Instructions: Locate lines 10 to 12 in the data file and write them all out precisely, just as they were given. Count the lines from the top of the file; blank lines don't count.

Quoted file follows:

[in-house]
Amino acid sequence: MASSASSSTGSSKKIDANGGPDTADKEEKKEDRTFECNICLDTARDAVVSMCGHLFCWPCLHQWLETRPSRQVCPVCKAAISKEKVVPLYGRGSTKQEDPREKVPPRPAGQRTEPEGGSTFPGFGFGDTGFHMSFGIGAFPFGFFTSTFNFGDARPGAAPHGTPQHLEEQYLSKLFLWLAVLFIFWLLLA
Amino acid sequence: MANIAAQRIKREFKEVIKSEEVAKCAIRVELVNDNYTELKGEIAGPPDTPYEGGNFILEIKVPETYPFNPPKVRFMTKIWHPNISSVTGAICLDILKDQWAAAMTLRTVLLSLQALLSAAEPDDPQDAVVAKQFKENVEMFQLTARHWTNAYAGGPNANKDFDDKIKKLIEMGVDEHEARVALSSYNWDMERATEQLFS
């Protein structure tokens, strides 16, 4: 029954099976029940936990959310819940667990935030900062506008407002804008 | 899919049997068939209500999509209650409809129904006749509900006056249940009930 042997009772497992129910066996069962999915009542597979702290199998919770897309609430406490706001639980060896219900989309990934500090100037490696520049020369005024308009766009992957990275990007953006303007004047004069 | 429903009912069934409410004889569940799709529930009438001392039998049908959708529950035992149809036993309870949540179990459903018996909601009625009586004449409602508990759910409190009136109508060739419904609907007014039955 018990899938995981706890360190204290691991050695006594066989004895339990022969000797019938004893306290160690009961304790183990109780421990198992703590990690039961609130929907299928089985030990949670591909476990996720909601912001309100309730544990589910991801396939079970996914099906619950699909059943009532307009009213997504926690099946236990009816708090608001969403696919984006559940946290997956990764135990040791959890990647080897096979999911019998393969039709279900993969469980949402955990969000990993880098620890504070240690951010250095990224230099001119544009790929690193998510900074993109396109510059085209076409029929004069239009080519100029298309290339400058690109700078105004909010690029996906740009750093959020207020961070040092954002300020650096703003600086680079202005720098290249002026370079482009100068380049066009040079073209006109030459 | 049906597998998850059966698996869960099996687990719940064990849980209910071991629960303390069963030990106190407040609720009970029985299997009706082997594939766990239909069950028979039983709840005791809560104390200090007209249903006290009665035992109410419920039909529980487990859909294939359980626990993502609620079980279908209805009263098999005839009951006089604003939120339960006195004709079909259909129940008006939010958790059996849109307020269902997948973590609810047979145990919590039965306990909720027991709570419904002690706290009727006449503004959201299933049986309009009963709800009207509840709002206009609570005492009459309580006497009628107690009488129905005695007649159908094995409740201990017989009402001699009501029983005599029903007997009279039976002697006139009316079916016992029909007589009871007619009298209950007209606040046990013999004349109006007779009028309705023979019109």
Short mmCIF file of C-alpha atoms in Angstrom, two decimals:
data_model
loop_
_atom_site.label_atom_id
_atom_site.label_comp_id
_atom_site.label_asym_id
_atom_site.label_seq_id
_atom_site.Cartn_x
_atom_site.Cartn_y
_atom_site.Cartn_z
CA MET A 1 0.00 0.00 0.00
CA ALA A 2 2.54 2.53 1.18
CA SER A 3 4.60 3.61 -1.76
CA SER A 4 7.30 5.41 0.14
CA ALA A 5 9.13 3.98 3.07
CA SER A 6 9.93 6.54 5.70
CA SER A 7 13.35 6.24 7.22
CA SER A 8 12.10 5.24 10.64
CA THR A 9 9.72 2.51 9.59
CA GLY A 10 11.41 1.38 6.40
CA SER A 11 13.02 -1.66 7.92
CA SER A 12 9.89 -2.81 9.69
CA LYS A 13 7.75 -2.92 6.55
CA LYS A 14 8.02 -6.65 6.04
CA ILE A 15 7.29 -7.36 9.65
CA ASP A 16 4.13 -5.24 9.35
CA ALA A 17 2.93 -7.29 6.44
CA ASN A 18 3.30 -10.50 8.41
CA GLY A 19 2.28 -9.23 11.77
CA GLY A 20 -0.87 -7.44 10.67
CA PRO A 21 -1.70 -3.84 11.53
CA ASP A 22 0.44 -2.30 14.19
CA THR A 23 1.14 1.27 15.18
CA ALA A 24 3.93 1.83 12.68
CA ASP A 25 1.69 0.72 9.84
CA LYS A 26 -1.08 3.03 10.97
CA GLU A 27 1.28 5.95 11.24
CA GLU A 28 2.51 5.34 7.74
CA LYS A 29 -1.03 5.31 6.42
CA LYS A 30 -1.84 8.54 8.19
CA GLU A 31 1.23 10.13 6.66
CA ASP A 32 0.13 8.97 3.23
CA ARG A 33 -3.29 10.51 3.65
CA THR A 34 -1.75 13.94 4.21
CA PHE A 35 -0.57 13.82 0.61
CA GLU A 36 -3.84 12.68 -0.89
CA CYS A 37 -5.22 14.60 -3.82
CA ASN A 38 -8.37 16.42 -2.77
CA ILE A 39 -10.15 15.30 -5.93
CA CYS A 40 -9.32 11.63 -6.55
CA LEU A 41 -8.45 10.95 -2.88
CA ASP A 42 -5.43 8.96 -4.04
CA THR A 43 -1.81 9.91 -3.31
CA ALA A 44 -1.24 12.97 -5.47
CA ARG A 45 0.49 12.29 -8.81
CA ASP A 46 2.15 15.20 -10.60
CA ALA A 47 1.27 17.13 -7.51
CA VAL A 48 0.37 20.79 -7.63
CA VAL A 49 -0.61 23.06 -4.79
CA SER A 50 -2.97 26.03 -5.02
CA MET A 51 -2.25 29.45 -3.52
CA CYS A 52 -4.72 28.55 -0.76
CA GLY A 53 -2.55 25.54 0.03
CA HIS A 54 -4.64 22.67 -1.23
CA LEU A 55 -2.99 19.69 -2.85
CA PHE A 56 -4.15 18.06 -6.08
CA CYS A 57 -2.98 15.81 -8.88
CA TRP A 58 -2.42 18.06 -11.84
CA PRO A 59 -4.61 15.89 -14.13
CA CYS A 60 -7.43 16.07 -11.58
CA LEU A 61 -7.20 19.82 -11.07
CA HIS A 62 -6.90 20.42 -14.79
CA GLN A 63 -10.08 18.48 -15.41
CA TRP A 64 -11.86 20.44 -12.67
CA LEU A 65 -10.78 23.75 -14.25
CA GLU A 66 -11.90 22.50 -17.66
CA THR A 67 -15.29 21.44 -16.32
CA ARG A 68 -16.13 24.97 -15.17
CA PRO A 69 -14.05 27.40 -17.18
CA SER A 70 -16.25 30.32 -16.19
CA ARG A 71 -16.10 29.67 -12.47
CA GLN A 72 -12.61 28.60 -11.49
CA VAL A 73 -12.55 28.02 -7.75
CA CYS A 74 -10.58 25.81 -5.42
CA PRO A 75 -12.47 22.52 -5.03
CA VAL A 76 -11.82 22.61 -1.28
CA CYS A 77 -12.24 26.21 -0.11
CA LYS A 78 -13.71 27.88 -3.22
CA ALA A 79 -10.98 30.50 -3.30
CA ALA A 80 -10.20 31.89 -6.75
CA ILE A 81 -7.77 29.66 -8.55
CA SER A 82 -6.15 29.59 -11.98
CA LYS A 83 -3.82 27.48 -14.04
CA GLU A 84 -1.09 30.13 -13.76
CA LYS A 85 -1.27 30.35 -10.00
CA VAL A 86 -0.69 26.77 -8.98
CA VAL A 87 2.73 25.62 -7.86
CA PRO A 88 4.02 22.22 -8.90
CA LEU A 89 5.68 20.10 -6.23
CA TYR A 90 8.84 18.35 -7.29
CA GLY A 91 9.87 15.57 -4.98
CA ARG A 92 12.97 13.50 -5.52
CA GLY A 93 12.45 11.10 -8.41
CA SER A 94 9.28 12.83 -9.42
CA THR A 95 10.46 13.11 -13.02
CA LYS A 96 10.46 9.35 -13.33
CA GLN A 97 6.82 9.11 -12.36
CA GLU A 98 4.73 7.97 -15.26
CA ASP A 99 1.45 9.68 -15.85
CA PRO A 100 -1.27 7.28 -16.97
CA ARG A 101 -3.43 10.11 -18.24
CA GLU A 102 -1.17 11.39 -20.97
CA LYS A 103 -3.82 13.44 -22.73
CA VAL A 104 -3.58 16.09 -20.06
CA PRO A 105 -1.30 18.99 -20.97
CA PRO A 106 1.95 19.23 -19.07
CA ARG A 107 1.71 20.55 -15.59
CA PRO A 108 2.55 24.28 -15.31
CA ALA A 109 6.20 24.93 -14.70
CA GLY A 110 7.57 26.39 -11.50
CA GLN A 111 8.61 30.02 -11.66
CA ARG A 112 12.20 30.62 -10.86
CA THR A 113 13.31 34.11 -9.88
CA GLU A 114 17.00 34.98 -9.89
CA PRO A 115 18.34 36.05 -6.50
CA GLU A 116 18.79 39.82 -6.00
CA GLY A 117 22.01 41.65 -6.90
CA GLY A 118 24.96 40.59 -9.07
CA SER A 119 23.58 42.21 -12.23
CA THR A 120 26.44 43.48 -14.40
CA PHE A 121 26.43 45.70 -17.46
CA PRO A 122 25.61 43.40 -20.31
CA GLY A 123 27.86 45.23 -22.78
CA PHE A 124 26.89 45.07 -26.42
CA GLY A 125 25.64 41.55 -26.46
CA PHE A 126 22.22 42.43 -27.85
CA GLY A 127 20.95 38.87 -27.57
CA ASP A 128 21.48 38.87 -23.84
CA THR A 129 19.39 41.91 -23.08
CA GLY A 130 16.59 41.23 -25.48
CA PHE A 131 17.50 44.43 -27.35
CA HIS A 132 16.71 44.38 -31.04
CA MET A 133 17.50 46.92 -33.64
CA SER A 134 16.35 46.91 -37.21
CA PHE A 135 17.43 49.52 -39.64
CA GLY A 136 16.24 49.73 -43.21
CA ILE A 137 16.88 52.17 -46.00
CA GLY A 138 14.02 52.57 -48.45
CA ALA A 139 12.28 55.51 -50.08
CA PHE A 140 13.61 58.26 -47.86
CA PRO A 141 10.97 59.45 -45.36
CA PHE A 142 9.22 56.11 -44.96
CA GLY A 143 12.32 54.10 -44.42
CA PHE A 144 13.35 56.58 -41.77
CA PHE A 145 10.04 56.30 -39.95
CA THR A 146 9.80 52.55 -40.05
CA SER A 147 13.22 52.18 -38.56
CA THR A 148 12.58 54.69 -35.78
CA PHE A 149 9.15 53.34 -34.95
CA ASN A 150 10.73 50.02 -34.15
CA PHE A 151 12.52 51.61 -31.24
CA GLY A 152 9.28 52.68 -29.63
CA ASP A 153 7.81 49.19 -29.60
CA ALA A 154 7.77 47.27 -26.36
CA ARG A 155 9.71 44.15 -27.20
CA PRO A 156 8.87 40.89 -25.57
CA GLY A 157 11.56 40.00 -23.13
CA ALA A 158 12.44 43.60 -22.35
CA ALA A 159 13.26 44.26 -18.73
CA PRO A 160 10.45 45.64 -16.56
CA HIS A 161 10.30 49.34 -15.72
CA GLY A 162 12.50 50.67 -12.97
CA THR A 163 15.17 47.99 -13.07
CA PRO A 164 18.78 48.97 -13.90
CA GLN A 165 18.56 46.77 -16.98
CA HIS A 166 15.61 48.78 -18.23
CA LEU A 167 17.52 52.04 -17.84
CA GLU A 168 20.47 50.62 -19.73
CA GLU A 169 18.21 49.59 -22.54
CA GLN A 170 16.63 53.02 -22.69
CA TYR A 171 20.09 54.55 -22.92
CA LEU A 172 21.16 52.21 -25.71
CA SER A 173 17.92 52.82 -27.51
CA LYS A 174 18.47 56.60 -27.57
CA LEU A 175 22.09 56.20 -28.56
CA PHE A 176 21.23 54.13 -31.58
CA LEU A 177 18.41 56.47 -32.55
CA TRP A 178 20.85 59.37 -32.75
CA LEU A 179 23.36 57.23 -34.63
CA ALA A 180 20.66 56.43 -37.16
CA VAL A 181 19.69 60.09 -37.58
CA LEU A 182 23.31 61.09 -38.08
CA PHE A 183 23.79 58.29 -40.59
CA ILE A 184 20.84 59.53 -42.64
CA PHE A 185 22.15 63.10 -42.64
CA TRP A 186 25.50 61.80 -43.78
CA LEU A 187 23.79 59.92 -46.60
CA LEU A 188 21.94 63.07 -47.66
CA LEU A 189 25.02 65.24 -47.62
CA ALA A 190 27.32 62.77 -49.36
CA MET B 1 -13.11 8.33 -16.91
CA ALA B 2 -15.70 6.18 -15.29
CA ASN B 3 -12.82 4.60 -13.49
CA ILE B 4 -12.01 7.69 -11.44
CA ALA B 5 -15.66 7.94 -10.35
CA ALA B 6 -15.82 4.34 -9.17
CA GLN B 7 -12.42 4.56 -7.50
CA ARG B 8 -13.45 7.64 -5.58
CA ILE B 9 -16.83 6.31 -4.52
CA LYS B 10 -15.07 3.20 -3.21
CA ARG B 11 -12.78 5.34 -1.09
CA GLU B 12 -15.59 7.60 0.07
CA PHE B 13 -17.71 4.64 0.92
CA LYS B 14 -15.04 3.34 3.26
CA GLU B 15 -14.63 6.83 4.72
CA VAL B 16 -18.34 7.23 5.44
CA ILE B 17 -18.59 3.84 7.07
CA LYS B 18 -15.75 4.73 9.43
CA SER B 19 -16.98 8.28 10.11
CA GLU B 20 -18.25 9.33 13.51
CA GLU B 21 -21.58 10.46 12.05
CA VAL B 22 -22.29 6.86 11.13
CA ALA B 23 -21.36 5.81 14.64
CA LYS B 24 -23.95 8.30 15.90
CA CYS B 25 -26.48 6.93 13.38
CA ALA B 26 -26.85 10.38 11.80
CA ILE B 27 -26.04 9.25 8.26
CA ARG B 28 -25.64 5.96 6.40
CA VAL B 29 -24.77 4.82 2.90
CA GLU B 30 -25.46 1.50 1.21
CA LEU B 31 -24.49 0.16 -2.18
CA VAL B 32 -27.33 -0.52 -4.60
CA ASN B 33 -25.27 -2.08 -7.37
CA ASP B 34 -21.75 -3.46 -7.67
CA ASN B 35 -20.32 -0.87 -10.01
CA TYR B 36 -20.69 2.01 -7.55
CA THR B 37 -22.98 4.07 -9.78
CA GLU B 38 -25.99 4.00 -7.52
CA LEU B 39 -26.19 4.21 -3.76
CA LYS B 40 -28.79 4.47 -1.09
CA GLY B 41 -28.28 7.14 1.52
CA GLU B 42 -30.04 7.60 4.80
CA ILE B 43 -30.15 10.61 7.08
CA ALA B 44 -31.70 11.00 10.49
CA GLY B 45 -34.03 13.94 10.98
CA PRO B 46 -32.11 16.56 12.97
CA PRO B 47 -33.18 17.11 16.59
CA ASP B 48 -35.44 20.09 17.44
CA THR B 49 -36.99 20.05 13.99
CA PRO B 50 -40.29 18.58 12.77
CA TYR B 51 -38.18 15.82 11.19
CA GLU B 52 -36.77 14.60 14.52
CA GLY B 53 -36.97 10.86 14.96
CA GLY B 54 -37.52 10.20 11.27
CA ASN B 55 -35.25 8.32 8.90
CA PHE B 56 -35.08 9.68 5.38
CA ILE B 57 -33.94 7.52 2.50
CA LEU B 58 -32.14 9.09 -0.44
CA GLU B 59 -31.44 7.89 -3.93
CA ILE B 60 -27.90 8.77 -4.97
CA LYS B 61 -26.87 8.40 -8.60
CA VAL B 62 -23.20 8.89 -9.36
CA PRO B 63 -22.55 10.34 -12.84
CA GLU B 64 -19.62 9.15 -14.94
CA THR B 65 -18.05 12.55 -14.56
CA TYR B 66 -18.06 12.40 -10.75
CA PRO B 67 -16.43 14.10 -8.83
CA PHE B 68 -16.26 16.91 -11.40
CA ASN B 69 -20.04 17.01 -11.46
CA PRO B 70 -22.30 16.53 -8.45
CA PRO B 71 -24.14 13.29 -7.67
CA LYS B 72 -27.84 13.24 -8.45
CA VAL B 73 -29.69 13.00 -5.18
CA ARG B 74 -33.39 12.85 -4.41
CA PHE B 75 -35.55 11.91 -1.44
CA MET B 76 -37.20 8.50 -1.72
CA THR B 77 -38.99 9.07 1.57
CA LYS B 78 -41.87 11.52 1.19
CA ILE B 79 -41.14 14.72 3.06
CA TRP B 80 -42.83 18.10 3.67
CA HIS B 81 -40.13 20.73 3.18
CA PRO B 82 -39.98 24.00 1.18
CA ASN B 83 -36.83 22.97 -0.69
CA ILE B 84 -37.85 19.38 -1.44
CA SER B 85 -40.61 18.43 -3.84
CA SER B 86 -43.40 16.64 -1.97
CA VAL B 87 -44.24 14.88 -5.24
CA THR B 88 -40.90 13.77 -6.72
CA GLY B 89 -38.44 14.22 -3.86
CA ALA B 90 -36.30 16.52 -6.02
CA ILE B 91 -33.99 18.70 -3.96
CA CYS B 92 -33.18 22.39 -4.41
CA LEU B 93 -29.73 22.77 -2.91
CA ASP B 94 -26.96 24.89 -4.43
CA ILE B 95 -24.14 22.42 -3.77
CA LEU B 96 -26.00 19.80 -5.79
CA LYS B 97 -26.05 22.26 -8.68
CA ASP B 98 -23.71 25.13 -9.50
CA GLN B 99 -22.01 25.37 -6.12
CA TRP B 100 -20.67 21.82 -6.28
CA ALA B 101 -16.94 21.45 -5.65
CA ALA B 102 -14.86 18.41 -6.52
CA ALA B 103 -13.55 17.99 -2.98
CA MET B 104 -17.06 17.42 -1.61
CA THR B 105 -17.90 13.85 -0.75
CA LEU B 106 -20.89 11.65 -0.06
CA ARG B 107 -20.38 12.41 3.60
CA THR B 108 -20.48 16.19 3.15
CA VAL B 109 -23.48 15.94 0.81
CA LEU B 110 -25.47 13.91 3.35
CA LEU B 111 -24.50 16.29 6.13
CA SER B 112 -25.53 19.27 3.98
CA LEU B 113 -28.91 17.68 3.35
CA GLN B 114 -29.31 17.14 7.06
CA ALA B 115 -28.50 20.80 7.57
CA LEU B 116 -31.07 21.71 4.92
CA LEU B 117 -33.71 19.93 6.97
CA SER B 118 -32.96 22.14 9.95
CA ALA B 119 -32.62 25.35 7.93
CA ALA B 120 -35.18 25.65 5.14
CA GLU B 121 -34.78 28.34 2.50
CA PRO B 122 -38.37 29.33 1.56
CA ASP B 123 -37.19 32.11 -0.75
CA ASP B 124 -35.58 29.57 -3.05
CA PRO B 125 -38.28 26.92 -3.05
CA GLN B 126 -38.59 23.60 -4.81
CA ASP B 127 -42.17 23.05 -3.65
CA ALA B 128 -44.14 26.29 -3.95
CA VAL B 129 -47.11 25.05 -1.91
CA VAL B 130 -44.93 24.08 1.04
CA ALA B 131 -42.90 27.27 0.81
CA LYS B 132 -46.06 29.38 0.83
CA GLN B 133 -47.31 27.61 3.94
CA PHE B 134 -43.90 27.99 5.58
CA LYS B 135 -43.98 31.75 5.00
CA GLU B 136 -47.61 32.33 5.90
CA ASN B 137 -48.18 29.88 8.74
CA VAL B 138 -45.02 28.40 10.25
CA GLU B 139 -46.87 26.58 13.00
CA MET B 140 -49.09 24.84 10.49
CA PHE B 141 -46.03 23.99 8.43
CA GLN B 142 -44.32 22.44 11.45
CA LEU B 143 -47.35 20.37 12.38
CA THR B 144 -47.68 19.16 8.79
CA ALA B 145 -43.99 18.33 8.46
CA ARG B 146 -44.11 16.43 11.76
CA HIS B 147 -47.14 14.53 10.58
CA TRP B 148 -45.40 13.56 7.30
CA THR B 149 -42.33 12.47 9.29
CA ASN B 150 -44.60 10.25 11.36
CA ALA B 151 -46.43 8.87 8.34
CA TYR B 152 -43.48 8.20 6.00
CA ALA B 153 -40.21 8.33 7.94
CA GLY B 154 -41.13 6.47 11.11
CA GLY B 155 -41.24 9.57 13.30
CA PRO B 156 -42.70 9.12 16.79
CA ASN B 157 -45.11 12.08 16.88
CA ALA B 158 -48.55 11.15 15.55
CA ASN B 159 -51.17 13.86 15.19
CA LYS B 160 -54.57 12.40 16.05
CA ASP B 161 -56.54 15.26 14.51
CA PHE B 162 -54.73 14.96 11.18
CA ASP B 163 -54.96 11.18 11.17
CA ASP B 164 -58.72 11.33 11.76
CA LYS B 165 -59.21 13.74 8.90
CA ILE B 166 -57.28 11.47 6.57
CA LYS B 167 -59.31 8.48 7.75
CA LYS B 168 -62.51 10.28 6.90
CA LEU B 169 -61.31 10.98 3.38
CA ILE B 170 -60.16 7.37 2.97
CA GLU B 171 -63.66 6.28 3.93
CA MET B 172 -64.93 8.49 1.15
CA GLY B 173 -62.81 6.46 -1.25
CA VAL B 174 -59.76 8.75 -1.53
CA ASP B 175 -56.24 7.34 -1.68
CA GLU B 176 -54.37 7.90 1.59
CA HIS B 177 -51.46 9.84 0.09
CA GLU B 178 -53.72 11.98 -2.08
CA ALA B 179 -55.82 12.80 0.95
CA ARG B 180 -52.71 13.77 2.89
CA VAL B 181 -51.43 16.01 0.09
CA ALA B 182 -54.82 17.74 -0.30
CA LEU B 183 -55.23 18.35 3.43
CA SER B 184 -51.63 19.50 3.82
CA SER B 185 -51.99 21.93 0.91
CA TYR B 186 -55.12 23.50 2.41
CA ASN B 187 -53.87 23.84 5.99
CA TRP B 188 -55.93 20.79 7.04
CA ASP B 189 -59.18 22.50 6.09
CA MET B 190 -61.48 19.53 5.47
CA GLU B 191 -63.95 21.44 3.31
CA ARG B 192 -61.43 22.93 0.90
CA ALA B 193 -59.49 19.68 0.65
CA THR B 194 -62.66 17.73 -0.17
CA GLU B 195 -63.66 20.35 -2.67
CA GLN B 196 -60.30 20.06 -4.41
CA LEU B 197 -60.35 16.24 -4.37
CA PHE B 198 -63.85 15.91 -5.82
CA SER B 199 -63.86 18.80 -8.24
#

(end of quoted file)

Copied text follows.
_atom_site.label_asym_id
_atom_site.label_seq_id
_atom_site.Cartn_x